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Vol. 70


A Mucilage from Aloe Vera1

The approximately 190 species of the genus Aloe are chiefly natives of Africa, a few species being found on other continents. While some species are widely cultivated for use as ornamentals] several are grown for their drug content. Large plantations of Aloe vera in Hawaii and elsewhere furnish much of the commercial aloes used as a laxative. The split leaves are used in native pharmacology as wound and burn dressings. A limited commercial use of the leaves for X-ray burns exists in this country. The material known to the pharmacist as aloe consists of the dried latex of the aloe leaf, In contrast to the extensive research on the latex only qualitative tests have been carried out on the other portions of the plant.$ In the present work approximate analyses for gross constituents were made on the plant after removal of the latex. The mucilaginous layer was removed mechanically from the leaves and purified by precipitation froin water-ethanol. The material so obtained had a high ash content (12.9%) which was essentially removed by dialysis. The mucilage so isolated was a white amorphous product that exhibited an elementary analysis corresponding essentially to a hexosan. Hydrolysis yielded mainly glucose and mannose in about equal amount. A small content (2.37%) of uronic acid was determined analytically. This amount would not essentially change the analytical data for a hexosan. Man nose was determined by the phenylhydrazone method and glucose as the phenylosazone. Ketoses were absent. Experimental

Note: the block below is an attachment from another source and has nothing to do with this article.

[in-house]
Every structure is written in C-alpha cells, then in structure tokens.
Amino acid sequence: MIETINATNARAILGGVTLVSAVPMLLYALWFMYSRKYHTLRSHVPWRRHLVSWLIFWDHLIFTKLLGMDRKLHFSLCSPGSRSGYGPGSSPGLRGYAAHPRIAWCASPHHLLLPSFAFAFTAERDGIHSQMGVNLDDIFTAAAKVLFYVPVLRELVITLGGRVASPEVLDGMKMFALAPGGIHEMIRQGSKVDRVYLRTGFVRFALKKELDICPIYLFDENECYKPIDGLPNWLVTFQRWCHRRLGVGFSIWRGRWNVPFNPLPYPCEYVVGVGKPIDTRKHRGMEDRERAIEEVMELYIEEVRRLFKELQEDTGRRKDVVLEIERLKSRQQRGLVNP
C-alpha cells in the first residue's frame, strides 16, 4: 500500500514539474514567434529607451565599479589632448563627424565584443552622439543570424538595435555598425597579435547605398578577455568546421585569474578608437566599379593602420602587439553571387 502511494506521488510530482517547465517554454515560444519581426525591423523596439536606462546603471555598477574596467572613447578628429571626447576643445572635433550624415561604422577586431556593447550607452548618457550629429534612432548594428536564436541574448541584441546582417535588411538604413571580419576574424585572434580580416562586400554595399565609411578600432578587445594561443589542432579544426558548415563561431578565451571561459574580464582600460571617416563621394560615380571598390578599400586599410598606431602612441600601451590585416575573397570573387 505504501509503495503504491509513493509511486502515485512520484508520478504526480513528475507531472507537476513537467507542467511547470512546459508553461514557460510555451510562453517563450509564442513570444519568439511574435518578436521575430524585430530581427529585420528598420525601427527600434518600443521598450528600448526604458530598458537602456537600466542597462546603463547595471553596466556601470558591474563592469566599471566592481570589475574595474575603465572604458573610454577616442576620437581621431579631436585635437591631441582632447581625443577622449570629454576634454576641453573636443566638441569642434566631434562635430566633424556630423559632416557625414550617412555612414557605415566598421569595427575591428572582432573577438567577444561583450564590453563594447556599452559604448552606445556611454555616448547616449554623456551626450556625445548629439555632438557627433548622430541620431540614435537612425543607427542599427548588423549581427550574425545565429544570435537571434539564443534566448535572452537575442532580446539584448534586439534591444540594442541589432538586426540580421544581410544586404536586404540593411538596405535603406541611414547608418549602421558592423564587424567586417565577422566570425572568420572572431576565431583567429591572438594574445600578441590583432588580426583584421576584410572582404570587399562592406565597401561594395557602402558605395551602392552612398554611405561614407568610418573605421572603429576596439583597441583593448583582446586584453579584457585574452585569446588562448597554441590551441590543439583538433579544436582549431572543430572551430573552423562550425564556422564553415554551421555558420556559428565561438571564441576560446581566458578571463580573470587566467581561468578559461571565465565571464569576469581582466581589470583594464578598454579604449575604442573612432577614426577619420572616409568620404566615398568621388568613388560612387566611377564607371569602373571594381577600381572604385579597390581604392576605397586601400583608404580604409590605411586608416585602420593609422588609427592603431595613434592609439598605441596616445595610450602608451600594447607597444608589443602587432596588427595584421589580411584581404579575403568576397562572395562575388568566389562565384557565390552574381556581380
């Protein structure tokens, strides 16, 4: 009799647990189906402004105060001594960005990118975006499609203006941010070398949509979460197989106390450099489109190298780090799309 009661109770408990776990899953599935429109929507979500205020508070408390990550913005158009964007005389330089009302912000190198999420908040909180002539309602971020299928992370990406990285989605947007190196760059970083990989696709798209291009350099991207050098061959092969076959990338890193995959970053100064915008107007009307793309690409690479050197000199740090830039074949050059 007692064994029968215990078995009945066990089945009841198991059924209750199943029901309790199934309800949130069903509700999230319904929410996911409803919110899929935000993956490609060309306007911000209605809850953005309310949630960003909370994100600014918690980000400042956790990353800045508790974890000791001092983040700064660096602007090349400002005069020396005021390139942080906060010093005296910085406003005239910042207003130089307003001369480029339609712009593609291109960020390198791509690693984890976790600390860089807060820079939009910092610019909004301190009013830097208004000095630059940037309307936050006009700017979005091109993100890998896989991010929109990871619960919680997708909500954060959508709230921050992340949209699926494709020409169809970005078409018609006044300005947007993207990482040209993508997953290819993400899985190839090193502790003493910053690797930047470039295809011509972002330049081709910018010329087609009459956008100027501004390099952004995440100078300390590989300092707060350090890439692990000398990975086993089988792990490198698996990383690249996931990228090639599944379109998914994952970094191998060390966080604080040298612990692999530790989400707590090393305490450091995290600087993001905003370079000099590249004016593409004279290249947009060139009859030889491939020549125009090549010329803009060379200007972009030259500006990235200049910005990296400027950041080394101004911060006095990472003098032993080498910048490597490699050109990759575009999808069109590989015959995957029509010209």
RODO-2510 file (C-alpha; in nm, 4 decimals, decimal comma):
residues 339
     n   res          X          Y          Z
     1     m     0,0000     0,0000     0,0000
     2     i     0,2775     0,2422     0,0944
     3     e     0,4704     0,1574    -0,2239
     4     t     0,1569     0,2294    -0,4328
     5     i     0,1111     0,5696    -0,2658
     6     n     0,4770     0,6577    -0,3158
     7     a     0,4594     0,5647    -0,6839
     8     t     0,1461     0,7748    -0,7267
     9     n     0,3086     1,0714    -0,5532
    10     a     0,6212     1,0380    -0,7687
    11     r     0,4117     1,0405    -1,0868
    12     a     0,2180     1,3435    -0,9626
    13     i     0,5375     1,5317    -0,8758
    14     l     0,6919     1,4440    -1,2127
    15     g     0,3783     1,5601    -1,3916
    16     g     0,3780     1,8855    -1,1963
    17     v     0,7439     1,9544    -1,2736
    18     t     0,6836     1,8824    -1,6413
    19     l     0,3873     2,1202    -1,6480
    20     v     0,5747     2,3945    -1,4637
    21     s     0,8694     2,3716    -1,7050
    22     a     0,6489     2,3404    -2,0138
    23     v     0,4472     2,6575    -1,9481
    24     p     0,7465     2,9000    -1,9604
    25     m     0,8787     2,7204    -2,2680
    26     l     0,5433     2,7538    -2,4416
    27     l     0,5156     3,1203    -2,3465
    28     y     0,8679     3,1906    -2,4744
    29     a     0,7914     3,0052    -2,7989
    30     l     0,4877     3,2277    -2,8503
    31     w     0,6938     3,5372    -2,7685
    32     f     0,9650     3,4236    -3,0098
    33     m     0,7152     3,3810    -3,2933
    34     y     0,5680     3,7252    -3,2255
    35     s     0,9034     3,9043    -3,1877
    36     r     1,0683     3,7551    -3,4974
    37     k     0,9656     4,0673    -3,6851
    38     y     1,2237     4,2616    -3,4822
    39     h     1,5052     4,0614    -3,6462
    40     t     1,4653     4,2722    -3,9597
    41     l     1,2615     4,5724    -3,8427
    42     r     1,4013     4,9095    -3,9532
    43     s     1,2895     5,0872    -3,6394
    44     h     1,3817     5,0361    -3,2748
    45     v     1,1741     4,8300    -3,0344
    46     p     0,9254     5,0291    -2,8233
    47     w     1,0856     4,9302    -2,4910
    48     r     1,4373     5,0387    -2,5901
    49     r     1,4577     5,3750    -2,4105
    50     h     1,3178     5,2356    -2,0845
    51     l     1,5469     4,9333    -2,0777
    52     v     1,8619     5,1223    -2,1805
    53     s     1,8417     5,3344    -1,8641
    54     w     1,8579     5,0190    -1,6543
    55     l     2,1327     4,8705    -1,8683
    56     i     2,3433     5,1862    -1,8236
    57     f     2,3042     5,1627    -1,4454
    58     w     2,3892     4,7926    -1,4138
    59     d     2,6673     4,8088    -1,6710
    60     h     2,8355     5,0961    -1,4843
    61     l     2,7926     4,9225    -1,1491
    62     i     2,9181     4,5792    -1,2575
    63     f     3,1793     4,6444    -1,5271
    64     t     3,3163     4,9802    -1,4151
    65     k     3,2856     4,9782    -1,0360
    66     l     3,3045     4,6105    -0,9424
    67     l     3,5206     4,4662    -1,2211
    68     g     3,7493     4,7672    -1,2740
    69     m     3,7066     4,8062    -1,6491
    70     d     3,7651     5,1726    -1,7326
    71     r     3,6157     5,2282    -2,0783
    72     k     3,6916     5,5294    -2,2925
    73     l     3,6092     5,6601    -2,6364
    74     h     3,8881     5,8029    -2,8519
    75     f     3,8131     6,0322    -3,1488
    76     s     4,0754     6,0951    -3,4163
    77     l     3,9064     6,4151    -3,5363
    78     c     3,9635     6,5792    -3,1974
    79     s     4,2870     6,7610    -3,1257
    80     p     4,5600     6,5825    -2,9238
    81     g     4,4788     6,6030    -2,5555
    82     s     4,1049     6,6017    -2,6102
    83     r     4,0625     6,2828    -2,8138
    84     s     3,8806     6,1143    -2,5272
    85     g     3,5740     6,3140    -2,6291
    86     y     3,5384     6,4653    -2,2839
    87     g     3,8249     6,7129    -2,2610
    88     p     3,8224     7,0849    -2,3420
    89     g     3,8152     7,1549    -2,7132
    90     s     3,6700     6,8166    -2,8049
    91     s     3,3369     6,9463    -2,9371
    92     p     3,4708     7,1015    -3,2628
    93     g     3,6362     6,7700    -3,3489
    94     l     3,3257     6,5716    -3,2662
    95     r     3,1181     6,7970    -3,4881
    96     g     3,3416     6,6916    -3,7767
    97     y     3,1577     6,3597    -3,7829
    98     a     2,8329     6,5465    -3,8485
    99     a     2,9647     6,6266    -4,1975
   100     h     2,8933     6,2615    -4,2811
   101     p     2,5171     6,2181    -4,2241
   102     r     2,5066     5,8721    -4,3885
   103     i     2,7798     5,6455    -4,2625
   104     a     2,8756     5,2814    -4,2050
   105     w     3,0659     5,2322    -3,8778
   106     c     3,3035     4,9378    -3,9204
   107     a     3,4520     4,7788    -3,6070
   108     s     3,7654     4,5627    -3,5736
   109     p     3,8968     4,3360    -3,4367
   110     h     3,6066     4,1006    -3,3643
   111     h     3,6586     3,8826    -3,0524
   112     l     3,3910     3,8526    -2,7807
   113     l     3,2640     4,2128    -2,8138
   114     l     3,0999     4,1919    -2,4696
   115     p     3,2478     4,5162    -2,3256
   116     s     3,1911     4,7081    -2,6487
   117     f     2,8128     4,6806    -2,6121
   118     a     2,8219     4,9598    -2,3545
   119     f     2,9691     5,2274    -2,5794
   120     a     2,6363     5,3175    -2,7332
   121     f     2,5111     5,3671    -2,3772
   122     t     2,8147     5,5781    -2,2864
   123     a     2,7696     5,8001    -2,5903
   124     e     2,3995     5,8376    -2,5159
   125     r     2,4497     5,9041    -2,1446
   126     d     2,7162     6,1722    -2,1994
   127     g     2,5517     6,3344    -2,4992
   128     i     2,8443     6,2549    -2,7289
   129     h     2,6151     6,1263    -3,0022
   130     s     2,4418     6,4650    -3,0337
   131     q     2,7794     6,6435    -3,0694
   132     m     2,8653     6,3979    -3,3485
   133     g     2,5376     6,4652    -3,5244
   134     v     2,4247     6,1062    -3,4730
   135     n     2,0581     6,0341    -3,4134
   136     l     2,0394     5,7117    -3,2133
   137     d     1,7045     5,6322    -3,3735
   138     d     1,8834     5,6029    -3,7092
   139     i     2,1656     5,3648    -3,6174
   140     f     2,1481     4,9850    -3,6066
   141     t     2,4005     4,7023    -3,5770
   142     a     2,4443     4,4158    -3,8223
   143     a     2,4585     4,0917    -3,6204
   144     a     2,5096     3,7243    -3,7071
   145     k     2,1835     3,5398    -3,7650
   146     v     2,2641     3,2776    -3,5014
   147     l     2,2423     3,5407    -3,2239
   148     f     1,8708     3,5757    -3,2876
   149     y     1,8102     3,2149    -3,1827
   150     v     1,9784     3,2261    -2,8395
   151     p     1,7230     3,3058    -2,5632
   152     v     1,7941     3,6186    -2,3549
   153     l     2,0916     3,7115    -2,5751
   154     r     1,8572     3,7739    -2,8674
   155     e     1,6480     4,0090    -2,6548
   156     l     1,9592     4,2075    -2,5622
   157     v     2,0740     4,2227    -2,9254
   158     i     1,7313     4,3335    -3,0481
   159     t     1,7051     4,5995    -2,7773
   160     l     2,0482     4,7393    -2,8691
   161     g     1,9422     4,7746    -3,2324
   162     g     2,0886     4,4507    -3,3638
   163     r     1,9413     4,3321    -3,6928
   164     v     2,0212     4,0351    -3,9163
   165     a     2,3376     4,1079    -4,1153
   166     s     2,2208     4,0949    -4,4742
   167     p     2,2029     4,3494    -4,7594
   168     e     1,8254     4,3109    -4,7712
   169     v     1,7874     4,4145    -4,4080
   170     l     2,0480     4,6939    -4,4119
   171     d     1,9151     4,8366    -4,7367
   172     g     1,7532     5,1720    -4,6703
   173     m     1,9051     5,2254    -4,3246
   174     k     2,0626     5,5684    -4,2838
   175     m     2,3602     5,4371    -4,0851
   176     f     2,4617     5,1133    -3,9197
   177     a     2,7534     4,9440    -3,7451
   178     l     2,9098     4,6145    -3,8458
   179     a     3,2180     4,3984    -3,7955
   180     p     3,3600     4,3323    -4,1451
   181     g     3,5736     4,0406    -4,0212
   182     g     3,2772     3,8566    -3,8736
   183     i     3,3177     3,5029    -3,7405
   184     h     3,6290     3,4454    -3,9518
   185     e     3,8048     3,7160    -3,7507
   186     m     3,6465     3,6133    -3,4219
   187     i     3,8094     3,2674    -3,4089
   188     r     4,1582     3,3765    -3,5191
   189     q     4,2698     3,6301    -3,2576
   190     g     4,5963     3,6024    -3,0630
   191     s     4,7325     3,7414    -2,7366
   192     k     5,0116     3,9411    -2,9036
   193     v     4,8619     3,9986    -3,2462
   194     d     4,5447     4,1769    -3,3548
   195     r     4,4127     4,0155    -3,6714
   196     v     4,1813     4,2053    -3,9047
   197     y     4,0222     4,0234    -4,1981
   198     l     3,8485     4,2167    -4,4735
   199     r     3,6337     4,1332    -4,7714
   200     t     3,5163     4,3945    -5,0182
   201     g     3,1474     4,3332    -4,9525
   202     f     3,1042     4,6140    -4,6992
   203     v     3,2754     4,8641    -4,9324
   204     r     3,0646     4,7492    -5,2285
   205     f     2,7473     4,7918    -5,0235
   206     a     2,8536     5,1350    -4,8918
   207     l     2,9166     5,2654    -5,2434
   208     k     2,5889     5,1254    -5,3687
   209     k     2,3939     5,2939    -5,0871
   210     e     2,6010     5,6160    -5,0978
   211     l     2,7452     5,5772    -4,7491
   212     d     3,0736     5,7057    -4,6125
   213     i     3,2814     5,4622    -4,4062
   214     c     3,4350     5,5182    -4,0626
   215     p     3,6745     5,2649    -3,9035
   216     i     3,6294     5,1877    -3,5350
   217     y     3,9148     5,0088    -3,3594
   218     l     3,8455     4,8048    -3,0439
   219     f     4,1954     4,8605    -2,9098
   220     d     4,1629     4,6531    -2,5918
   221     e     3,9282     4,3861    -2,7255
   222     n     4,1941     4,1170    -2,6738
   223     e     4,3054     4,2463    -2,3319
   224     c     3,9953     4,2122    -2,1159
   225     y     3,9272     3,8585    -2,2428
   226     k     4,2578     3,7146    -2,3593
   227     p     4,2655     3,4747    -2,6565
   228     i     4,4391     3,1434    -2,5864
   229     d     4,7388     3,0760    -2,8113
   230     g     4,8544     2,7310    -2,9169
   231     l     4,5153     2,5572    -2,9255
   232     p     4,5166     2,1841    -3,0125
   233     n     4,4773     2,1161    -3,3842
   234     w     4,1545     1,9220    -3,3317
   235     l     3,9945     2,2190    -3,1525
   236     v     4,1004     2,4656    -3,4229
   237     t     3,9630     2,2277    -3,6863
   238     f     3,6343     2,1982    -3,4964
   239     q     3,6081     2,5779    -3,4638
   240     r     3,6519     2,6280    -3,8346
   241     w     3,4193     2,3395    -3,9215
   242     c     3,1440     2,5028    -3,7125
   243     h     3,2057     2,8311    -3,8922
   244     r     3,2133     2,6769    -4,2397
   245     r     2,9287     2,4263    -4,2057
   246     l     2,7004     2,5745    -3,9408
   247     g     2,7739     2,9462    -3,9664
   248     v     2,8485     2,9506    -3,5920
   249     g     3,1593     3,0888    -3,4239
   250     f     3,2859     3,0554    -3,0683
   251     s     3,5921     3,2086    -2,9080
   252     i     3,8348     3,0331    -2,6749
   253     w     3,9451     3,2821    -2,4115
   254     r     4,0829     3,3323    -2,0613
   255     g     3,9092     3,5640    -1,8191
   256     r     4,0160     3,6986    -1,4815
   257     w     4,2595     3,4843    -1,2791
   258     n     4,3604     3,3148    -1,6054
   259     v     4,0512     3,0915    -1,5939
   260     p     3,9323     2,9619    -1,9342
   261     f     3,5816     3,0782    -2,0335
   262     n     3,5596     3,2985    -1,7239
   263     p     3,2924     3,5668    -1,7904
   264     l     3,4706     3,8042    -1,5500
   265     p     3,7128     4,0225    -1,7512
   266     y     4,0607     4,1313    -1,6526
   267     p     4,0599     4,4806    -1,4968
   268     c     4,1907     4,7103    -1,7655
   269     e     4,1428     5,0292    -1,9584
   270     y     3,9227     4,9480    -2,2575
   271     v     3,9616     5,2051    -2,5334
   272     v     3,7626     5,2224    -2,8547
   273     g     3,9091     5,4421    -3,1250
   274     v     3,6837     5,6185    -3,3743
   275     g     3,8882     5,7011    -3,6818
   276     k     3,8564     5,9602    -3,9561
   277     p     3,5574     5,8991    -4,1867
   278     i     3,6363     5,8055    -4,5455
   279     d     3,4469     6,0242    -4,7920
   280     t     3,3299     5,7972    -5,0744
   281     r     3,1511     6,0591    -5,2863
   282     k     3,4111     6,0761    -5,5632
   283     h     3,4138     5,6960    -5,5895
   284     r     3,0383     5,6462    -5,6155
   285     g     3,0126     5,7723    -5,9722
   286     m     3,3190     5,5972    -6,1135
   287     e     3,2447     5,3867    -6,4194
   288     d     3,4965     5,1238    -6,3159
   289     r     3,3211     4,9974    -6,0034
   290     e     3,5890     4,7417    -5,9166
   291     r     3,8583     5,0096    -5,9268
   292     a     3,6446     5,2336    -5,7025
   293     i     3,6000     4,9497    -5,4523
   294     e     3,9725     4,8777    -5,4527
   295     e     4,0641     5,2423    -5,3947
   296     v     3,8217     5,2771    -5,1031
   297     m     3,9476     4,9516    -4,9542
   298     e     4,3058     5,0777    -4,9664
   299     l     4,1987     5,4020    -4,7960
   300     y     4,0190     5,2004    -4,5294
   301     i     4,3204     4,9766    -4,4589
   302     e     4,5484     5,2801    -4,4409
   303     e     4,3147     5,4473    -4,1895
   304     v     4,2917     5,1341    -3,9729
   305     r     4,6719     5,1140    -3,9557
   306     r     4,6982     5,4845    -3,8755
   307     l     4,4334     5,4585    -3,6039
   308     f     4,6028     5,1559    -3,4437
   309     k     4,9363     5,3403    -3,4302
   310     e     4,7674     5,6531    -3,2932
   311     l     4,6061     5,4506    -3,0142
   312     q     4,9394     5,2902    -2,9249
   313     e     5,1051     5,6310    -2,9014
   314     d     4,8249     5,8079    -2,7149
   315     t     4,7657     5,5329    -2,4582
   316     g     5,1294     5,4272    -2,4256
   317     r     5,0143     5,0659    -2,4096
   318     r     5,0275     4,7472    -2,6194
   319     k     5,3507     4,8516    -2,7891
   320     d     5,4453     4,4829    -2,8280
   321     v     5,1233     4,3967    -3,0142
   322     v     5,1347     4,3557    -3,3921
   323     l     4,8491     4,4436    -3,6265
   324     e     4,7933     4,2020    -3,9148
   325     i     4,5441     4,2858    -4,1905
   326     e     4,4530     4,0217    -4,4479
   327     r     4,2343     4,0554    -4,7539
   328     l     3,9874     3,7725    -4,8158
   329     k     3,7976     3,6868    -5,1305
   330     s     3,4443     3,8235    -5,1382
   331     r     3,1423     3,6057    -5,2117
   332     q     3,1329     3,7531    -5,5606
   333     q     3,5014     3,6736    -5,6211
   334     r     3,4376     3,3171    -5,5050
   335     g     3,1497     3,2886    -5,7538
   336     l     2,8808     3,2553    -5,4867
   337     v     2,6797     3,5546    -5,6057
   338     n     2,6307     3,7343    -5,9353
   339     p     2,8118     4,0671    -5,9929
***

Preparation of Plant Material.-The plants selected for investigation were of the species Aloe vera from Hawaii. The average weight of each plant was about 6 kg. Before extraction of the mucilage was made, the latex was drained off by cutting the leaves near the basal end (bleeding). The aloe leaves were cut in half, parallel t o the blade of the leaf and the mucilaginous layer was removed by scraping. In a plant of 6.6 kg., the weight of mucilage parenchyma was 1.30 kg. (20%). I n a single average leaf of 400 g., the yield of parenchyma was 186 g. (4570). The dry substance of the parenchyma varied, according t o the shipments, between 1.98 and 2.5Oa/,. The mucilage content of the parenchyma was 0.2075, that of the assimilatory tissue 1.73%, while the stem did not contain any. The results of the analytical data are recorded in Table I. Extraction and Purification.-The finely ground mucilaginous material prepared as described above was extracted at room temperature with an equal weight of 95% ethanol, followed by five extractions with 50% ethanol. If this extract was exposed to air, pink oxidation products
(If This investigation was supported by a grant from Alexander Baldwin, Ltd., Hawaii. (2) Present address: Stanford Research Institute, Stanford University, Calif. (3) l*. Prollius, Arch. Phorm., 44, 553 (1884).




Leaf parenchyma

% (Dry basis)Assimilatory tissue Stem


Fiber Sugars Ash Mucilage Crude aloin, oil and resin

2.87 4.76 5.09 25.50 8.63 30.00 22.30

2.62 2.49 12.20 9.02 6.94 16.90

2.32 1.93 16.30 23.30